My Journey with the American Legion Post 1291
By Commander Antonio Chuy
I served in the Vietnam conflict and I am proud to be a Chinese-American wartime veteran. I have always wanted to meet other Chinese-Americans who had also served our country. In 1994, I met a Chinese-American Vietnam Veteran at a party who told me he is a member of the American Legion post in Chinatown with a few hundred Chinese-American members. After I learned of the American Legion mission and what they have done to benefit active duty servicemen and veterans, I joined The American Legion Lt. B. R. Kimlau Chinese Memorial Post 1291 the following year.
I joined the American Legion for camaraderie. I never thought of being involved with any staff or executive position until I was asked to serve in the Executive Committee in 2004. Since then, I have never missed a Post meeting and have always participated every time there is a Post parade or veteran function. In 2010, I was asked to serve as one of the Sergeant-at-Arms in addition to being an Executive Committee member.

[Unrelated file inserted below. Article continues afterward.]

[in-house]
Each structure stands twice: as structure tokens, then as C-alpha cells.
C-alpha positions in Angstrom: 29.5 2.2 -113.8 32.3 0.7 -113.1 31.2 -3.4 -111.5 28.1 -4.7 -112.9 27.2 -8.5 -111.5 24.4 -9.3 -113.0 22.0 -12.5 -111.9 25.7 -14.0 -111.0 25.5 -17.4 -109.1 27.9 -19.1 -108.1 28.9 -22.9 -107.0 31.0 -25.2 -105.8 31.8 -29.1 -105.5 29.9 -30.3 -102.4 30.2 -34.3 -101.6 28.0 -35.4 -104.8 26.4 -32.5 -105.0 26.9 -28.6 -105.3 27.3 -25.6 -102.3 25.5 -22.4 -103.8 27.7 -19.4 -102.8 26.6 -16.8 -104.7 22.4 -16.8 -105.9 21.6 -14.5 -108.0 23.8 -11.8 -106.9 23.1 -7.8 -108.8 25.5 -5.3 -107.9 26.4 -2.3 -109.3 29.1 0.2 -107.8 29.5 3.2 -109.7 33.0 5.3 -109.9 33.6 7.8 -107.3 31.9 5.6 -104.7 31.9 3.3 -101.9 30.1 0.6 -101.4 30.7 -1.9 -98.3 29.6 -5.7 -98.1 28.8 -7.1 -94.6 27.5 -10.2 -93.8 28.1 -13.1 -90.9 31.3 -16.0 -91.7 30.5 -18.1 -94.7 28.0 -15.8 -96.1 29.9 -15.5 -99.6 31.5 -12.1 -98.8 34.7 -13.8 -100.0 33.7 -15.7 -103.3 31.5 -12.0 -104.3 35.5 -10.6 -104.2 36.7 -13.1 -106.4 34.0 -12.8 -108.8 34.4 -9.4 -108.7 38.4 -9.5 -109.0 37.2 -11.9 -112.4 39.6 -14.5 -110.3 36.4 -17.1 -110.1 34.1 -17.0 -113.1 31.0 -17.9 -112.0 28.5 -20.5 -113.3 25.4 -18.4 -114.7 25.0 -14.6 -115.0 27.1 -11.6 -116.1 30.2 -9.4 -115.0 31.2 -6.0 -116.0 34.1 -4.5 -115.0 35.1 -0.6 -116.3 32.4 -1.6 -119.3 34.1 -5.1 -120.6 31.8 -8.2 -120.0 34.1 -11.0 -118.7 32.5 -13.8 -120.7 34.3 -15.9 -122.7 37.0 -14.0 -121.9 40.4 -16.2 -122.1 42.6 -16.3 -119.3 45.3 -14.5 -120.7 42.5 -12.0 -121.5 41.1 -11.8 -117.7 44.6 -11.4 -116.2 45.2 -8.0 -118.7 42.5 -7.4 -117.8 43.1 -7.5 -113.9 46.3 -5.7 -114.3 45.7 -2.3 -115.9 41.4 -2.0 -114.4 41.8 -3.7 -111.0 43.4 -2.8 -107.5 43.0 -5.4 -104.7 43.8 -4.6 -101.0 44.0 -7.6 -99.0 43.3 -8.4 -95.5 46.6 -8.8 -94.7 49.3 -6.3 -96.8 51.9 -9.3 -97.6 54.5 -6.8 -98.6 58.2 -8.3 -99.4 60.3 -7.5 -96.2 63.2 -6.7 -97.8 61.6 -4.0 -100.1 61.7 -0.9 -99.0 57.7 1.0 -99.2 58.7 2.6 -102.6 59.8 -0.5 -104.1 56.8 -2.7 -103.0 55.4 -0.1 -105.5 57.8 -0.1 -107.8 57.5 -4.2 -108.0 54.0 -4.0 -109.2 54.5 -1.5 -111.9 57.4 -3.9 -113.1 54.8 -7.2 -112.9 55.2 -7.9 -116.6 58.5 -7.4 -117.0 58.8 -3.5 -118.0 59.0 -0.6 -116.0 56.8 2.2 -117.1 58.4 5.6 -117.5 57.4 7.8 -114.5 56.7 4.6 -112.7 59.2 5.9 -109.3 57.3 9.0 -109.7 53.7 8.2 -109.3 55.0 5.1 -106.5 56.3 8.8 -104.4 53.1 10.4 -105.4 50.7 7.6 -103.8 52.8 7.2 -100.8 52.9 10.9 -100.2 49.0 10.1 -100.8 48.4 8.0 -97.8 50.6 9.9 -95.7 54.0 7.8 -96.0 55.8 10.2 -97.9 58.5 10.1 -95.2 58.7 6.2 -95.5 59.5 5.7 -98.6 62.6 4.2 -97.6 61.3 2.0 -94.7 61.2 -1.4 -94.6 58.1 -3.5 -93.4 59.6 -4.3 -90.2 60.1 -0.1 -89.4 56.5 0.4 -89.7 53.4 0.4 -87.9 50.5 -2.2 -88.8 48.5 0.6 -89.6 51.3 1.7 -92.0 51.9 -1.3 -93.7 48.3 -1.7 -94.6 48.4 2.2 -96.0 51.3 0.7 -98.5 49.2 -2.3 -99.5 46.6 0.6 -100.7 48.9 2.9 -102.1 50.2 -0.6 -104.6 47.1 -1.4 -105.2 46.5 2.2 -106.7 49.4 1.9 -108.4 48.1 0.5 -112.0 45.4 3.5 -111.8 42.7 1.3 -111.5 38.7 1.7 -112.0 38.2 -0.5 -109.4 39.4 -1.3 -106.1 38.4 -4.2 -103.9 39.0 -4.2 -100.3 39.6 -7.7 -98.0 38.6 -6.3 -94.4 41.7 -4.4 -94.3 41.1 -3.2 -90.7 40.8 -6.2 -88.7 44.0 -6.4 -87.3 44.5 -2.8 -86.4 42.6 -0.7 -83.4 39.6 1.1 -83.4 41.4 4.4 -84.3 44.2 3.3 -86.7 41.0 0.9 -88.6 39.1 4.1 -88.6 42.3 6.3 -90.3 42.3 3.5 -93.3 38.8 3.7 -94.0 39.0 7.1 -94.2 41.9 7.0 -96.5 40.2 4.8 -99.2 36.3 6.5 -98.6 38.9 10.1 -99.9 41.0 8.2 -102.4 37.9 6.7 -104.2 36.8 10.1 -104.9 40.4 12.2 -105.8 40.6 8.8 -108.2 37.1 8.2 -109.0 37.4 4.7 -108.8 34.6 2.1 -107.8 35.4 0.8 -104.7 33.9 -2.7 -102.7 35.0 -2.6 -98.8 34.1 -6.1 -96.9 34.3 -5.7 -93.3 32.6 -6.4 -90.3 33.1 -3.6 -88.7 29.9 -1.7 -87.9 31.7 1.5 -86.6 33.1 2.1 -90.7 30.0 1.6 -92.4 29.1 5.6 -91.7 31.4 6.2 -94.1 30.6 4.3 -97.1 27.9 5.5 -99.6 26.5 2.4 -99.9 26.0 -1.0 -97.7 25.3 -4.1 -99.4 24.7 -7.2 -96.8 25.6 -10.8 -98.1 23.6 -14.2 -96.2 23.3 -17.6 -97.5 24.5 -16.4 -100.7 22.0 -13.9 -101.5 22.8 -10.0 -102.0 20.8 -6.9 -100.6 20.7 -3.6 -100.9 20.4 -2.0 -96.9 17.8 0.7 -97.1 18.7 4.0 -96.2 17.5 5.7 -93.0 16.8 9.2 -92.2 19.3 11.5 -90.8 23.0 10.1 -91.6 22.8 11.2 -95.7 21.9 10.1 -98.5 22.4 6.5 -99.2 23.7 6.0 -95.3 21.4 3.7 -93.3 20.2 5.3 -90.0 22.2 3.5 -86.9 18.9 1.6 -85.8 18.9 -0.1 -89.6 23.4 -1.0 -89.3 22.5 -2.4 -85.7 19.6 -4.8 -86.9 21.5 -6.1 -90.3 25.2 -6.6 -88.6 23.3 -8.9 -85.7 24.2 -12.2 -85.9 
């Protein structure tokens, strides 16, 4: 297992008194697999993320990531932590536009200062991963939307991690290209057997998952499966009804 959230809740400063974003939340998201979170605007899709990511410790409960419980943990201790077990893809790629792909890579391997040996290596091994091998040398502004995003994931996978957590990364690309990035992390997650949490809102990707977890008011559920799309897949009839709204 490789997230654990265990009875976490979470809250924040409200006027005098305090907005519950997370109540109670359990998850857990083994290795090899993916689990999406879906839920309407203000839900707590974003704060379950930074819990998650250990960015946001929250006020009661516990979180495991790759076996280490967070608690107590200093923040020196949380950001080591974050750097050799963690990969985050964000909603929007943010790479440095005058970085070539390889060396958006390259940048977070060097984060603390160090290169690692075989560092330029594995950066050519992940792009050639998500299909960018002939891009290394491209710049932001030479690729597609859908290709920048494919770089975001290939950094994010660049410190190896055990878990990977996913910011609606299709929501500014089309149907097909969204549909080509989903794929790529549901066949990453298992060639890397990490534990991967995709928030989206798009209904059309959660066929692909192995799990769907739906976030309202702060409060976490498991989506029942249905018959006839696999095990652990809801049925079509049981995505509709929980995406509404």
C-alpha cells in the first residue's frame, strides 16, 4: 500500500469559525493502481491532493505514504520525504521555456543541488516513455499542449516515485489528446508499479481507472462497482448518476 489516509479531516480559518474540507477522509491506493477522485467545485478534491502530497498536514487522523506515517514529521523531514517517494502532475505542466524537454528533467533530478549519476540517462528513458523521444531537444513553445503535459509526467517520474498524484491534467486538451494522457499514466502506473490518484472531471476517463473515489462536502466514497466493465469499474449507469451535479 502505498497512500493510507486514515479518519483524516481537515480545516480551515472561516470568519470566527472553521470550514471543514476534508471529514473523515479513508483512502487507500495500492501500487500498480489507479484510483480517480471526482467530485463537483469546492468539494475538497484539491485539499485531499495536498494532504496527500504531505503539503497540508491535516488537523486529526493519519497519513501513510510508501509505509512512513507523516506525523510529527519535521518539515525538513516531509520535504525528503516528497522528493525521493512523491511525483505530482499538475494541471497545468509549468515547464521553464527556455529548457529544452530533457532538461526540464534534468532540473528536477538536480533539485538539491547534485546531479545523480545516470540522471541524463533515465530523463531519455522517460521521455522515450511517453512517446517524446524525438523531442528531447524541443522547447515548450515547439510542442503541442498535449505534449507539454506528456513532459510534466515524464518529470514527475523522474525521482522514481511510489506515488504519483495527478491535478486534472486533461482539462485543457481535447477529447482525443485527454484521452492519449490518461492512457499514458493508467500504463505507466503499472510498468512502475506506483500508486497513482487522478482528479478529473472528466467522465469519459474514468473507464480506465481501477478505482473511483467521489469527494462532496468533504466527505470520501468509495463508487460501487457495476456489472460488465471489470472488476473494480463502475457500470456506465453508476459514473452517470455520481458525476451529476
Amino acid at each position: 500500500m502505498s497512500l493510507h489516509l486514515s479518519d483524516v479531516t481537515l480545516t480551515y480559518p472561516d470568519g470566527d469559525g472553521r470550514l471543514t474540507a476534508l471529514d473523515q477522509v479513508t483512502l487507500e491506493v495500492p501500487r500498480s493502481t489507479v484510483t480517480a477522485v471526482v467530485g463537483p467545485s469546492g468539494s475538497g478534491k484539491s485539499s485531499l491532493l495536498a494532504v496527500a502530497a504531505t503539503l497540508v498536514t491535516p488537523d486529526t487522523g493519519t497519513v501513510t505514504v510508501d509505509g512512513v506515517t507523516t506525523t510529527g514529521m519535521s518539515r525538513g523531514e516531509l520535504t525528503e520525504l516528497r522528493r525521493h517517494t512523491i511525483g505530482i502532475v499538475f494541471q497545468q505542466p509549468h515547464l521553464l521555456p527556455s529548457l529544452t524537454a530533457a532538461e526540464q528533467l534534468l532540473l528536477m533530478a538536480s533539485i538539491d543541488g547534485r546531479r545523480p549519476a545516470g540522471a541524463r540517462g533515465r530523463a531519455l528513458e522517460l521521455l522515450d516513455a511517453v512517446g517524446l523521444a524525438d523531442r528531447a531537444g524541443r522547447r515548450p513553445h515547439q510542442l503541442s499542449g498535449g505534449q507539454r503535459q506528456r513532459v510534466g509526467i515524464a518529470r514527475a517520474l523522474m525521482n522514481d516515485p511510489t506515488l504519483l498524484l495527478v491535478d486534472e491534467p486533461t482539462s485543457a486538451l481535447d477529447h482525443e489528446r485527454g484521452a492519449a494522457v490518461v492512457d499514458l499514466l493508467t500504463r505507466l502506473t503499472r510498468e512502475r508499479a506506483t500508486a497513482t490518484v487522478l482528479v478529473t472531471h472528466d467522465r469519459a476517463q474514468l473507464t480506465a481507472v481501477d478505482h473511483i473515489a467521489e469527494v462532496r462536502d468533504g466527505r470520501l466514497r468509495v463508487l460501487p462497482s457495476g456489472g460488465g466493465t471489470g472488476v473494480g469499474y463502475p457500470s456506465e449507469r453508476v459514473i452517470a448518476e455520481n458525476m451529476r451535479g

In 2016, I was elected to become one of the three Vice Commanders of the Post, supporting Commander Kenneth Wong. Since then, I have been able to get more involved with the Post’s monthly and yearly activities. Moreover, I have participated and represented my Post in all the Departments and National conferences. This Post is unique because 98 percent of the members are Chinese-American. We are located in the heart of Chinatown and are part of the Chinese-American Community. Being one of sixty member organizations in the New York City Chinatown community under the Chinese Consolidated Benevolent Association (CCBA), we are involved with a lot of Chinese events, celebrations, and programs on top of all the American Legion activities.
After two years as a Vice Commander, I was asked to run for the Commander of the Post. Although it would be an honor to serve as the Commander, I also knew it was going to put a heavy load on my shoulders and would consume much of my time.